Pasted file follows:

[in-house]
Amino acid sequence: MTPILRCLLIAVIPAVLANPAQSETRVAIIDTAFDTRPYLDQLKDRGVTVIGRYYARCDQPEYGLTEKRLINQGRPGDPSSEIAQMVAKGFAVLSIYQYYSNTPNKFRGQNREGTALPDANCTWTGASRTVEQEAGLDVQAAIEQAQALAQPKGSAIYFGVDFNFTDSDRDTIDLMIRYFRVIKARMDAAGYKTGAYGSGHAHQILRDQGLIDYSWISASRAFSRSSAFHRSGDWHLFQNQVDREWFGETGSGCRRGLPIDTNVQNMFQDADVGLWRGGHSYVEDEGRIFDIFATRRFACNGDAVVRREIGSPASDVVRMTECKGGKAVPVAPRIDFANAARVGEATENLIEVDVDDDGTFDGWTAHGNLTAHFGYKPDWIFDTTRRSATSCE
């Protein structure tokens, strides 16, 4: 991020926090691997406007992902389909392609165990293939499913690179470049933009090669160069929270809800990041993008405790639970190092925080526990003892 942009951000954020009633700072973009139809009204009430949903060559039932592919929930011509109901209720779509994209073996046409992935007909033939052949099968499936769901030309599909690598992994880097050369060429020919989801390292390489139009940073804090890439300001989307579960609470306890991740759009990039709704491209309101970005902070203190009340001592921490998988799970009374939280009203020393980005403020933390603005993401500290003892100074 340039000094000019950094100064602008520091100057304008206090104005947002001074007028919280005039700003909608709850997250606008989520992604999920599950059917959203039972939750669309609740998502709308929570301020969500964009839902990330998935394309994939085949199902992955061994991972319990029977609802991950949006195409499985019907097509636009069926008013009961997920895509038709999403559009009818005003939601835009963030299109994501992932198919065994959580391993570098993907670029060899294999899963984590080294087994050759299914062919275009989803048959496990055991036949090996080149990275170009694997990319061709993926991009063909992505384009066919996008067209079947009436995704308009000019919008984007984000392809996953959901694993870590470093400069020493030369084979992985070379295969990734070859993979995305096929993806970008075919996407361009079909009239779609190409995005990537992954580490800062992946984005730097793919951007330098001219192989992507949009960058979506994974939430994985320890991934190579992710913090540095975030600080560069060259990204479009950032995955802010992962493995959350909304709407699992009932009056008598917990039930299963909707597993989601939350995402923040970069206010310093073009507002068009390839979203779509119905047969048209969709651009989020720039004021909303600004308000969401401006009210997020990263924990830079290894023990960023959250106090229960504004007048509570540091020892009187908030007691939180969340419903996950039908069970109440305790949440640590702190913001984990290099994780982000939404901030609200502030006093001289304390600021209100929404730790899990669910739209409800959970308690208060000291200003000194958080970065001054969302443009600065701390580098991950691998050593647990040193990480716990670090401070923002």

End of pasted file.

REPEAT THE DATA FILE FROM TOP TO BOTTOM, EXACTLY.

[in-house]
Amino acid sequence: MTPILRCLLIAVIPAVLANPAQSETRVAIIDTAFDTRPYLDQLKDRGVTVIGRYYARCDQPEYGLTEKRLINQGRPGDPSSEIAQMVAKGFAVLSIYQYYSNTPNKFRGQNREGTALPDANCTWTGASRTVEQEAGLDVQAAIEQAQALAQPKGSAIYFGVDFNFTDSDRDTIDLMIRYFRVIKARMDAAGYKTGAYGSGHAHQILRDQGLIDYSWISASRAFSRSSAFHRSGDWHLFQNQVDREWFGETGSGCRRGLPIDTNVQNMFQDADVGLWRGGHSYVEDEGRIFDIFATRRFACNGDAVVRREIGSPASDVVRMTECKGGKAVPVAPRIDFANAARVGEATENLIEVDVDDDGTFDGWTAHGNLTAHFGYKPDWIFDTTRRSATSCE
């Protein structure tokens, strides 16, 4: 991020926090691997406007992902389909392609165990293939499913690179470049933009090669160069929270809800990041993008405790639970190092925080526990003892 942009951000954020009633700072973009139809009204009430949903060559039932592919929930011509109901209720779509994209073996046409992935007909033939052949099968499936769901030309599909690598992994880097050369060429020919989801390292390489139009940073804090890439300001989307579960609470306890991740759009990039709704491209309101970005902070203190009340001592921490998988799970009374939280009203020393980005403020933390603005993401500290003892100074 340039000094000019950094100064602008520091100057304008206090104005947002001074007028919280005039700003909608709850997250606008989520992604999920599950059917959203039972939750669309609740998502709308929570301020969500964009839902990330998935394309994939085949199902992955061994991972319990029977609802991950949006195409499985019907097509636009069926008013009961997920895509038709999403559009009818005003939601835009963030299109994501992932198919065994959580391993570098993907670029060899294999899963984590080294087994050759299914062919275009989803048959496990055991036949090996080149990275170009694997990319061709993926991009063909992505384009066919996008067209079947009436995704308009000019919008984007984000392809996953959901694993870590470093400069020493030369084979992985070379295969990734070859993979995305096929993806970008075919996407361009079909009239779609190409995005990537992954580490800062992946984005730097793919951007330098001219192989992507949009960058979506994974939430994985320890991934190579992710913090540095975030600080560069060259990204479009950032995955802010992962493995959350909304709407699992009932009056008598917990039930299963909707597993989601939350995402923040970069206010310093073009507002068009390839979203779509119905047969048209969709651009989020720039004021909303600004308000969401401006009210997020990263924990830079290894023990960023959250106090229960504004007048509570540091020892009187908030007691939180969340419903996950039908069970109440305790949440640590702190913001984990290099994780982000939404901030609200502030006093001289304390600021209100929404730790899990669910739209409800959970308690208060000291200003000194958080970065001054969302443009600065701390580098991950691998050593647990040193990480716990670090401070923002």